Source: IBN Live news
World Bank President Jim Yong Kim promised to help India in cleaning up the River Ganges. The remarks came after Kim met Prime Minister Modi yesterday and also discussed a host of issues. Kim has said that they will send their best team to India to work on the project.
Here is an excerpt from the interview:
CNBC-TV18: In terms of governments agreement to clean up the Ganga and there is an agreement with the World Bank which was in with the previous government, to actually take the project forward. It is a billion dollar agreement that the world bank has with the government. How confident do you feel about achieving the objective given the fact that Prime Minister Narendra Modi has put his weight behind the Ganga clean-up operation? Jim Yong Kim: You know the clean-up of the Ganga is important is so many ways. I actually went through the Ganga in Kanpur. We saw literally raw sewage being dumped into the Ganga and we also know that spirtually for the people the Ganga is so important. So very very top priority for us and we understand for the government as well, this is a hard project. It’s a huge project, but we have had great success in other areas where we have tackled problems of this size. Again if Prime Minister Modi wants this to be a top thing to work on together, then that’s what we will do. It is hard. We happen to have some of the the best water specialists in the world. We will bring our A+ team here and will do everything we can to help.
Source: Diane Coffey & Dean Spears, Hindustan Times
Open defecation is killing children, stunting growth, and holding India back from a more developed future.
In March, India was declared polio-free. There is now an even greater scourge that India must battle: Open defecation. It kills more infants each year than those who became sick with polio each year in the 1980s, when polio was much more common. If open defecation is so much worse than polio, why have we not yet had a campaign to address the problem? This is because our leaders mistakenly think that open defecation is a problem of infrastructure — one that can be solved by building toilets.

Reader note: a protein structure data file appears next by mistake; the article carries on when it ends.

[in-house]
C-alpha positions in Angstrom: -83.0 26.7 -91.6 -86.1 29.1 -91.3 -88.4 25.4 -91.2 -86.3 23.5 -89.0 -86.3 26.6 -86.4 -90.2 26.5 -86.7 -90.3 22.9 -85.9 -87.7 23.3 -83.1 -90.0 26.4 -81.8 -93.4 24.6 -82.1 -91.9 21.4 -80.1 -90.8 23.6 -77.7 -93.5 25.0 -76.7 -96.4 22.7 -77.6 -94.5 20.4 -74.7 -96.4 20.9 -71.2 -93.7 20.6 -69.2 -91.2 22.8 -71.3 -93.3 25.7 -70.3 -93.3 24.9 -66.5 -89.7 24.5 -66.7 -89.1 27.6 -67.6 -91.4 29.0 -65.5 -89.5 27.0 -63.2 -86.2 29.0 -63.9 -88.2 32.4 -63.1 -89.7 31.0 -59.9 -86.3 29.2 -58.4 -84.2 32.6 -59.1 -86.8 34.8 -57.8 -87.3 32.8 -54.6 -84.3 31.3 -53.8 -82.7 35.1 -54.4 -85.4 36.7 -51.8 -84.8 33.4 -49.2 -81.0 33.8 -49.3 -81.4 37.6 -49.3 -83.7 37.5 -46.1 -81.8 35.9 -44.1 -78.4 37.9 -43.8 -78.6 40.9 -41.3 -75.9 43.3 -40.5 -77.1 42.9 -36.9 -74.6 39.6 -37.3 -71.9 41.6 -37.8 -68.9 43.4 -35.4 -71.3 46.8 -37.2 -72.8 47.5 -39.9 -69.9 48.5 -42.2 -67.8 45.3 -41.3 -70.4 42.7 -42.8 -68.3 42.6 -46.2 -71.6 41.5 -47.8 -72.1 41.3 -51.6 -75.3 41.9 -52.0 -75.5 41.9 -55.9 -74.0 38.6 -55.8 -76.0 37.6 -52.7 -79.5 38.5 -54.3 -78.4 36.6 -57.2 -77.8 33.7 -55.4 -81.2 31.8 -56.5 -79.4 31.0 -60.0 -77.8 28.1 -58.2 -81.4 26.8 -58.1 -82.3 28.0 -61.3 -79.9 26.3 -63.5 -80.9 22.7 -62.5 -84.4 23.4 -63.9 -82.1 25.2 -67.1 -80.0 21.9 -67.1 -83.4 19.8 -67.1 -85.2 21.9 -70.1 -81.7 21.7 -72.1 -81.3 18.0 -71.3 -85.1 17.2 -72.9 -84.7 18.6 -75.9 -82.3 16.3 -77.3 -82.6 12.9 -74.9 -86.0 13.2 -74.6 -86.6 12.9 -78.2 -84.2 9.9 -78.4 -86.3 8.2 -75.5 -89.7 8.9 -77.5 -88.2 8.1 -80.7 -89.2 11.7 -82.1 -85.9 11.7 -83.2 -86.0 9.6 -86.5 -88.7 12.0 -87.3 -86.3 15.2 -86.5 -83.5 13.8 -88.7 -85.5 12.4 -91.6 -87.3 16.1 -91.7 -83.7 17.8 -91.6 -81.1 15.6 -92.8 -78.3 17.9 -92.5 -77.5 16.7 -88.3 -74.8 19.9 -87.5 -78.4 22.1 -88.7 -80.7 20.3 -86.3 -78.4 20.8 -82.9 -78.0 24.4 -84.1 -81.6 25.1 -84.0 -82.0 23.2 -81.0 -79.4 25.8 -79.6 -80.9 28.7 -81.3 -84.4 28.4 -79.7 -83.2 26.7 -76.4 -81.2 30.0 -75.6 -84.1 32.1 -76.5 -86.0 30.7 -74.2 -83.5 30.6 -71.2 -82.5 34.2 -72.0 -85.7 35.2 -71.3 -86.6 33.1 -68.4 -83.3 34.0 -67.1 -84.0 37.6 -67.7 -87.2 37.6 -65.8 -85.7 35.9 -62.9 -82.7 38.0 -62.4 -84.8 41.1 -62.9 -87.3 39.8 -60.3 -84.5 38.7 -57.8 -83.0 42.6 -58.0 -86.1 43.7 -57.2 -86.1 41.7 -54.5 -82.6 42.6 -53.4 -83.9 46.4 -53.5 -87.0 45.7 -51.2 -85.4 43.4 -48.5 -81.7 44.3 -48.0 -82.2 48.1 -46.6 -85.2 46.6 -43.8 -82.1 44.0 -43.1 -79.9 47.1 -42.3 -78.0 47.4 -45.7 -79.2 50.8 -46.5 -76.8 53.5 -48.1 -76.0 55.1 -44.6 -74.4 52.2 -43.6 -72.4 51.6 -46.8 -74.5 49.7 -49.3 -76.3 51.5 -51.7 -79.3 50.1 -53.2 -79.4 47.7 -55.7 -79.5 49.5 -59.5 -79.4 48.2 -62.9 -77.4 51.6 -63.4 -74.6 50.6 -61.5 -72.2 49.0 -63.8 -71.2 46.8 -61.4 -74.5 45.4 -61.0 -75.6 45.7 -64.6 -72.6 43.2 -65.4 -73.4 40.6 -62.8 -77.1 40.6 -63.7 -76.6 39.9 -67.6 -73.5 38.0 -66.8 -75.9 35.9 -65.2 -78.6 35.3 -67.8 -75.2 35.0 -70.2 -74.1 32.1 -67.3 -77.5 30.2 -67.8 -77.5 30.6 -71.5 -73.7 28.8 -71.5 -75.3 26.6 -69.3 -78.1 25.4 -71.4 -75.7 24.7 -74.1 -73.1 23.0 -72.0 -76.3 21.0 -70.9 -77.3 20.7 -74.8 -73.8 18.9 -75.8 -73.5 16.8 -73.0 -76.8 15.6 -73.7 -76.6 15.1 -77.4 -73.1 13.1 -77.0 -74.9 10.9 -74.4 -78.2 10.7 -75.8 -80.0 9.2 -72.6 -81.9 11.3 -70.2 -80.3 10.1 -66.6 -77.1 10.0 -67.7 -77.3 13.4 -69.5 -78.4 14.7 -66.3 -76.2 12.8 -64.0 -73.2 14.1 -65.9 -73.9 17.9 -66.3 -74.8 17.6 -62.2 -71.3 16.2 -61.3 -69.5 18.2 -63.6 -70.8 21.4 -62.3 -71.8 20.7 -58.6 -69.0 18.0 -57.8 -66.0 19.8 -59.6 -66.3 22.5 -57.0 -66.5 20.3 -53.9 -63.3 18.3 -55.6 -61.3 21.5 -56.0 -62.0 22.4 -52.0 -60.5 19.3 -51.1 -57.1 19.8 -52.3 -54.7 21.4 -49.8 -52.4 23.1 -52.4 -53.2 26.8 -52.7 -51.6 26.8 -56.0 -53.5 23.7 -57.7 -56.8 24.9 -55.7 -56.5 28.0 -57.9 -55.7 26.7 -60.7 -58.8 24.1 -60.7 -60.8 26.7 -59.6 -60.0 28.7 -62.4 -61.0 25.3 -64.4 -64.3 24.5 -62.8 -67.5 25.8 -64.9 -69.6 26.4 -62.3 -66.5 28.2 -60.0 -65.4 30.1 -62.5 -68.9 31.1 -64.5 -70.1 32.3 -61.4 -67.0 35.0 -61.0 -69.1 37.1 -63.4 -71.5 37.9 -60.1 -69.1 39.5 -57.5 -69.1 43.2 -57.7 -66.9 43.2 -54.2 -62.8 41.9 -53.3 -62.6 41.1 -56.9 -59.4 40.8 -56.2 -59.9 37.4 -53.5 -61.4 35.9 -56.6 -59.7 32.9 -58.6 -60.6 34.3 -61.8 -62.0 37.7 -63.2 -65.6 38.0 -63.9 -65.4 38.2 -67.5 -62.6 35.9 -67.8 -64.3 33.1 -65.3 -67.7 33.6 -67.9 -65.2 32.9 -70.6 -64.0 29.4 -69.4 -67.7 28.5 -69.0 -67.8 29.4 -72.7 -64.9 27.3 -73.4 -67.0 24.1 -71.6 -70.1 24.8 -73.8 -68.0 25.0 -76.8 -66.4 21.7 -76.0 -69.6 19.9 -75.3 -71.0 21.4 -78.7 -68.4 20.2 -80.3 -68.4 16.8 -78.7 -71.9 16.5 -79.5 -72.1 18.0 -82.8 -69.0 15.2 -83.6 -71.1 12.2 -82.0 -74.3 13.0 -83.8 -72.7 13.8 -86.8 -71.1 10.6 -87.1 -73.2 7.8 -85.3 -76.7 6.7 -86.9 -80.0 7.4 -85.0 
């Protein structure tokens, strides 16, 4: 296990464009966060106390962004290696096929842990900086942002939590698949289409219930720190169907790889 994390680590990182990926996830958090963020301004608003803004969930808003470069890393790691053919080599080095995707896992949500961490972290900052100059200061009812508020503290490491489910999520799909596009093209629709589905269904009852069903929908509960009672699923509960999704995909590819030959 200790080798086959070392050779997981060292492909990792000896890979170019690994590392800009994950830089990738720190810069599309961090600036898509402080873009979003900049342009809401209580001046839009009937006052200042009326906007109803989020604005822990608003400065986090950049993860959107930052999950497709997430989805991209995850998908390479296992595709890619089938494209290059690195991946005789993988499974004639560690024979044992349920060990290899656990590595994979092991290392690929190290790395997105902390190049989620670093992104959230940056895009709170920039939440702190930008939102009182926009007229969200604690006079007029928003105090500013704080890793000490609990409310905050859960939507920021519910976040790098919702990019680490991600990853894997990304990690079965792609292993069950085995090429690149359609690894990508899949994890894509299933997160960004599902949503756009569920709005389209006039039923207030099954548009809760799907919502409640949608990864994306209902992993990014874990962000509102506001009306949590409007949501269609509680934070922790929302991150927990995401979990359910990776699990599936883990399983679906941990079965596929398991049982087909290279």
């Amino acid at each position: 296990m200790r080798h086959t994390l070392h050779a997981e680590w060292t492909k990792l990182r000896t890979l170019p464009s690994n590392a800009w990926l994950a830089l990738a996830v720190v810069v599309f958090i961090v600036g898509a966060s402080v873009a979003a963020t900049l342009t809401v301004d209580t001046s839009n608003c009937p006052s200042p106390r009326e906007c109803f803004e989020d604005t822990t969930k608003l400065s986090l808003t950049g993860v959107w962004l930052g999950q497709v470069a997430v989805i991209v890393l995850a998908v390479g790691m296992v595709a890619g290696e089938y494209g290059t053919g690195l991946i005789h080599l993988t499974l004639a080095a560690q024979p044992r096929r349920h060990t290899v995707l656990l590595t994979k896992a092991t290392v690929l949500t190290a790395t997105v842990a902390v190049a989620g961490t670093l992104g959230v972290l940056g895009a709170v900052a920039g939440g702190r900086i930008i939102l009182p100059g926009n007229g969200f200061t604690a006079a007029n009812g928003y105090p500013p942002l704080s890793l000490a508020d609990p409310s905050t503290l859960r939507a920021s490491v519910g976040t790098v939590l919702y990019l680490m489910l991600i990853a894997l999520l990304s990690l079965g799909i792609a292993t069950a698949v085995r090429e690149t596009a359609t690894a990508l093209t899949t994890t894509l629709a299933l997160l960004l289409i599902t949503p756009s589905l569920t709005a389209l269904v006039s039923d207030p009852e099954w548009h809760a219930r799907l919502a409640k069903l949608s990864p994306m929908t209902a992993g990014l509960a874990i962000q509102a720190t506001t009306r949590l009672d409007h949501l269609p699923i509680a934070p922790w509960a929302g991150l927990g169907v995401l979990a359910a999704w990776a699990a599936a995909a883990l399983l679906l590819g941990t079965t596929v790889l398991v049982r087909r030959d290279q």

Women shout slogans during a protest against the gang rape and hanging of two teenage girls. Beyond highlighting the rampant sexual violence in India, the crimes are drawing attention to a glaring and fundamental problem across the country that threatens women’s safety: the lack of toilets. Altaf Qadri/AP
Source: Julie McCarthy, NPR Radio
Listen to the radio story on NPR
A young girl sweeps fallen debris from a tempest that blew through her village of Katra Sahadatganj one recent evening. This remote spot in Uttar Pradesh — India’s largest state — has become the center of another gathering storm.
It was here two weeks ago where two young girls were audaciously attacked: raped and hanged from a tree. Inter-caste violence and patriarchal attitudes combined to make a chilling spectacle in this impoverished place of mud-caked children and hand-pumped water.
“ It’s a question of belief in human dignity, which somewhere along the line we seem to have lost. - Gouri Choudhury, Action India
But the deaths conceivably could have been averted if the girls had had access to a toilet at home. Lacking one, on the night they were killed, the two teens did what hundreds of millions of women do across India each day: Under the cloak of darkness before sunrise or after sunset, they set out for an open field to relieve themselves. Continue reading
By Akshat Rathi. Originally published on arstechnica and Scroll
Child mortality is lower among Muslims despite being poorer and less educated
In India, Hindus are, on average, richer and more educated than Muslims. But oddly, Hindus’ child mortality rate is much higher. All observable factors say Hindus should fare better, but they don’t. Economists refer to this as the Muslim mortality puzzle.
In a new study, researchers believe that they may have found a solution to the puzzle. And, surprisingly, the solution lies in a single factor referred to as “a particular sanitation externality”—open defecation. Continue reading
Source: Soutik Biswas, BBC
Nearly half-a-billion Indians lack access to basic sanitation
The gruesome rape and hanging of two teenage girls in the populous Uttar Pradesh state again proves how women have become the biggest victims of India’s sanitation crisis.
The two girls were going to the fields to defecate when they went missing on Tuesday night.
Nearly half-a-billion Indians – or 48% of the population – lack access to basic sanitation and defecate in the open. Continue reading